CHARLESTON, SC (WCSC) - The state coordinator for the National Action Network will stay in his role despite controversial statements made about people of Middle Eastern descent, the organization says.
In early April, Elder James Johnson and other community activists held a news conference after a video of North Charleston convenience store employees hitting a shoplifting suspect with a sword and holding him at gunpoint was posted on Facebook.
"They need to go back to their country, where their laws are different from our laws," Johnson said after describing the incident at the Andrew's Discount Market on Dorchester Road. "We're not going to allow them to do that here."
Johnson said the associates should have called the police instead of taking matters into their own hands. He also said that store and those like it were taking advantage of the black community.
"We need to find out if these people here are here illegally," Johnson said. "Because now we understand this store has been bought by foreigners, and they're in the black community, raping the black community."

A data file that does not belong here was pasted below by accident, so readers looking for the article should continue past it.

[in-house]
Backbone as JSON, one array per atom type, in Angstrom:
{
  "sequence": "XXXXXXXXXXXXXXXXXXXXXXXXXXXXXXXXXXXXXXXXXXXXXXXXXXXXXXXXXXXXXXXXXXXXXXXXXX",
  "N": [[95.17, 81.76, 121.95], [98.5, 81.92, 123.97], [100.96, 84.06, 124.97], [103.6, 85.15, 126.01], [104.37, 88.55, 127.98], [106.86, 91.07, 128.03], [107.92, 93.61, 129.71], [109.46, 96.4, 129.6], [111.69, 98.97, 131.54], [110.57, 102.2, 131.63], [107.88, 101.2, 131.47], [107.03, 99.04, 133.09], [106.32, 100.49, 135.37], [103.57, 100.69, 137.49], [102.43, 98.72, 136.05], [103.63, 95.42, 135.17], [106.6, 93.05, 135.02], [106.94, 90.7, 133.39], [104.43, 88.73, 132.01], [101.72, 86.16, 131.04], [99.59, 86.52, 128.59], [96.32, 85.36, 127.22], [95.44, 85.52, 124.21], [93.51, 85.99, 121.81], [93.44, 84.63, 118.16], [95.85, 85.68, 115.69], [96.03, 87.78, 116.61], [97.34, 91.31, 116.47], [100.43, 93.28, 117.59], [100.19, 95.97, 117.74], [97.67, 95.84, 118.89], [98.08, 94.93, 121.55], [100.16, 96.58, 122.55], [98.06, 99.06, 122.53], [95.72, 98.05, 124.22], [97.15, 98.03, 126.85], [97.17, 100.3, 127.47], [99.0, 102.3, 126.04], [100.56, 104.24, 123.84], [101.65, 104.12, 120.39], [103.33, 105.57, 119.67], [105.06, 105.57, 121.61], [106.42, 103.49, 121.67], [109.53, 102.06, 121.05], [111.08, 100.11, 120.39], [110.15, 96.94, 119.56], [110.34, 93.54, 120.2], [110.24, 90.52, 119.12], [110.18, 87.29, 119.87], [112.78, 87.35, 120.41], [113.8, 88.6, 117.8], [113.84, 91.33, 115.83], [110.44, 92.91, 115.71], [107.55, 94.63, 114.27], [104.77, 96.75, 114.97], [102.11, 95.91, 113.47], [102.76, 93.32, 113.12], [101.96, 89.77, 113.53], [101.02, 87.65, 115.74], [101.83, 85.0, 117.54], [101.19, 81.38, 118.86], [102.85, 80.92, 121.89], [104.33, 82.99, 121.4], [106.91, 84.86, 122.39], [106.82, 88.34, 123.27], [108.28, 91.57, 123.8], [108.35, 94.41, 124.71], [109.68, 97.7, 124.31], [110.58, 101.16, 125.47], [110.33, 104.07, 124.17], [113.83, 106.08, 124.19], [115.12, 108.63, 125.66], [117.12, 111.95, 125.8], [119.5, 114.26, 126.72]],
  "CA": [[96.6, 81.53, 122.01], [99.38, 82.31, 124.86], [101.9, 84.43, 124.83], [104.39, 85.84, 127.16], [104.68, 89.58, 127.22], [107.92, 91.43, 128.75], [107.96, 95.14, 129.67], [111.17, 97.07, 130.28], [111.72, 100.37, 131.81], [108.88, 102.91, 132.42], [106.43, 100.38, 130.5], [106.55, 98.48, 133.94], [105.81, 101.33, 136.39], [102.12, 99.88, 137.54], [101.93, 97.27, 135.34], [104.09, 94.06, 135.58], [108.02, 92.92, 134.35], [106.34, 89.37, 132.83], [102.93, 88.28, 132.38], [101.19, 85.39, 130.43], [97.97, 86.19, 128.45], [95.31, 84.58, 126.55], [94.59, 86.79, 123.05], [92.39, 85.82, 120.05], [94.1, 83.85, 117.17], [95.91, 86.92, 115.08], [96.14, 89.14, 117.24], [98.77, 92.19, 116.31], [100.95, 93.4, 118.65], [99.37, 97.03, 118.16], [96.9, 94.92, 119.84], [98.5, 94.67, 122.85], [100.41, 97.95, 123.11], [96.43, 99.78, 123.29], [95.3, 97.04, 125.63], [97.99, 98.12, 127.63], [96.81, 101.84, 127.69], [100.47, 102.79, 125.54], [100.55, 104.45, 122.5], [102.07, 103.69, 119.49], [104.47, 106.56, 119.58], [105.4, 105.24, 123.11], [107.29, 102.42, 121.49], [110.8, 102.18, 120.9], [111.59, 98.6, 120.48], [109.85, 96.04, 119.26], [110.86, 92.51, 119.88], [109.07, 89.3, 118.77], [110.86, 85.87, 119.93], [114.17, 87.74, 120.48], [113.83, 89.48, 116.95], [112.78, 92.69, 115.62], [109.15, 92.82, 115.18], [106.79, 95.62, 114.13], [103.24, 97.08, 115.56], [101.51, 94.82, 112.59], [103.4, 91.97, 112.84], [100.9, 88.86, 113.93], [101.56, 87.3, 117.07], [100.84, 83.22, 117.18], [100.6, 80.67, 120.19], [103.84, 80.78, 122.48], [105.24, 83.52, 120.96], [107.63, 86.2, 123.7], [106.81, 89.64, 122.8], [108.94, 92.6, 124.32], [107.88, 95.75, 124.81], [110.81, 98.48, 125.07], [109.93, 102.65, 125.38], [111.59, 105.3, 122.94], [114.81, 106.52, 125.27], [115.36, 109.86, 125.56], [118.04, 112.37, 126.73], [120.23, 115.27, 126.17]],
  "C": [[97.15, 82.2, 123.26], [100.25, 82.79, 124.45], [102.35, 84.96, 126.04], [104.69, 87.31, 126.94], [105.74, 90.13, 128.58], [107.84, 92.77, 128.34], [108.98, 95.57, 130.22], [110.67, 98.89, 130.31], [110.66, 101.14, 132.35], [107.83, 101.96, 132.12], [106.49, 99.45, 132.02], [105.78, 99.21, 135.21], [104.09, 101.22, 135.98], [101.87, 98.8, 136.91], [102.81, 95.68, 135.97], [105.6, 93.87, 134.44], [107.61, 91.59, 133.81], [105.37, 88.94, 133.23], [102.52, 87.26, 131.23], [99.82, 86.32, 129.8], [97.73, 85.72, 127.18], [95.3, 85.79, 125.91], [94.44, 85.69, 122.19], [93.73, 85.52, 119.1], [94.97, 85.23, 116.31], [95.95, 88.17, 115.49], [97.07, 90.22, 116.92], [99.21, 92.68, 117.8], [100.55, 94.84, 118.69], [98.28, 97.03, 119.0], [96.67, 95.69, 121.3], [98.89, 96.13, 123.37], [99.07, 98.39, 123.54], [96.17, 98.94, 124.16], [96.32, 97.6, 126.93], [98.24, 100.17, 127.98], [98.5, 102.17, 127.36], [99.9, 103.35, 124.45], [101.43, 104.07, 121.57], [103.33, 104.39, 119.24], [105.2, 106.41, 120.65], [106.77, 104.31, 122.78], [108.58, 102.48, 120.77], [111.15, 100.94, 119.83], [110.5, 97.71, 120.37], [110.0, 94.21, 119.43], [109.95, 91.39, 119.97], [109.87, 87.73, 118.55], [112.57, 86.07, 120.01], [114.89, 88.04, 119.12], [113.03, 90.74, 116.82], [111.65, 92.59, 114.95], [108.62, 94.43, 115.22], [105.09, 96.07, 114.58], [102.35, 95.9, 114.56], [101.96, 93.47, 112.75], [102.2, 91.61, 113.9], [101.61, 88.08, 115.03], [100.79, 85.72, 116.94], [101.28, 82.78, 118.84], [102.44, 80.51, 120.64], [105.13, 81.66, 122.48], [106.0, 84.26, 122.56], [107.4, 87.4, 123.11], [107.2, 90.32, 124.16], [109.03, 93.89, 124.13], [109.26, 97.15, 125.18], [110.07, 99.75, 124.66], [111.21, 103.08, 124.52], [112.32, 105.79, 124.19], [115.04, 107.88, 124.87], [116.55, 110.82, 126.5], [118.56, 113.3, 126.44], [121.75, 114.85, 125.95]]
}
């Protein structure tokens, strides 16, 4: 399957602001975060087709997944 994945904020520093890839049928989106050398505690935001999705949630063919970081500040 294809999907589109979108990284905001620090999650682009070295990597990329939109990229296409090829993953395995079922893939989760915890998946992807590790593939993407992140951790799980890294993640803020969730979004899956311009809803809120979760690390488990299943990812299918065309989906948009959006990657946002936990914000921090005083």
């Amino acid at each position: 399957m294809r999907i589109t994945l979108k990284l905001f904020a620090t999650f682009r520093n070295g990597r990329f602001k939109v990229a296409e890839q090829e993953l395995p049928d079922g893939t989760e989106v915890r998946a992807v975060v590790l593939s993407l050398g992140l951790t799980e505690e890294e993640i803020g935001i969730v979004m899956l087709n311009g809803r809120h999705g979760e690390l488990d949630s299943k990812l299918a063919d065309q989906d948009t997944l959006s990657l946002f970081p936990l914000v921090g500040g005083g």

That week, Johnson issued a correction saying his comment was not meant to stereotype any class of people and that the National Action Network promotes civil rights for all. Rev. Nelson B. Rivers, III, a high-ranking spokesman for the National Action Network, said they were going to review Johnson's status.
At a meeting in New York City last week, NAN's board of directors said it did not support Johnson's comments but that his status will remain unchanged as he continues to resolve issues between the African American community and North Charleston businesses, according to Rivers.
"Because of these sensitive discussions and negotiations the NAN Board will not take any action relative to Elder Johnson until these matters have been resolved," a statement from Rivers reads.
On Monday, Johnson and representatives for other civil rights organizations held another press conference to say they would continue to protest until the Andrew's Discount Market was closed down.
The group said many area stores are taking advantage of people in the community by selling cigarettes to underage buyers, trading for sexual favors and making drug paraphernalia available.
Johnson said he also wanted to send a message to local businesses that if they're profiting from the community, they should also contribute to the community in the form of scholarships, crime and drug prevention programs.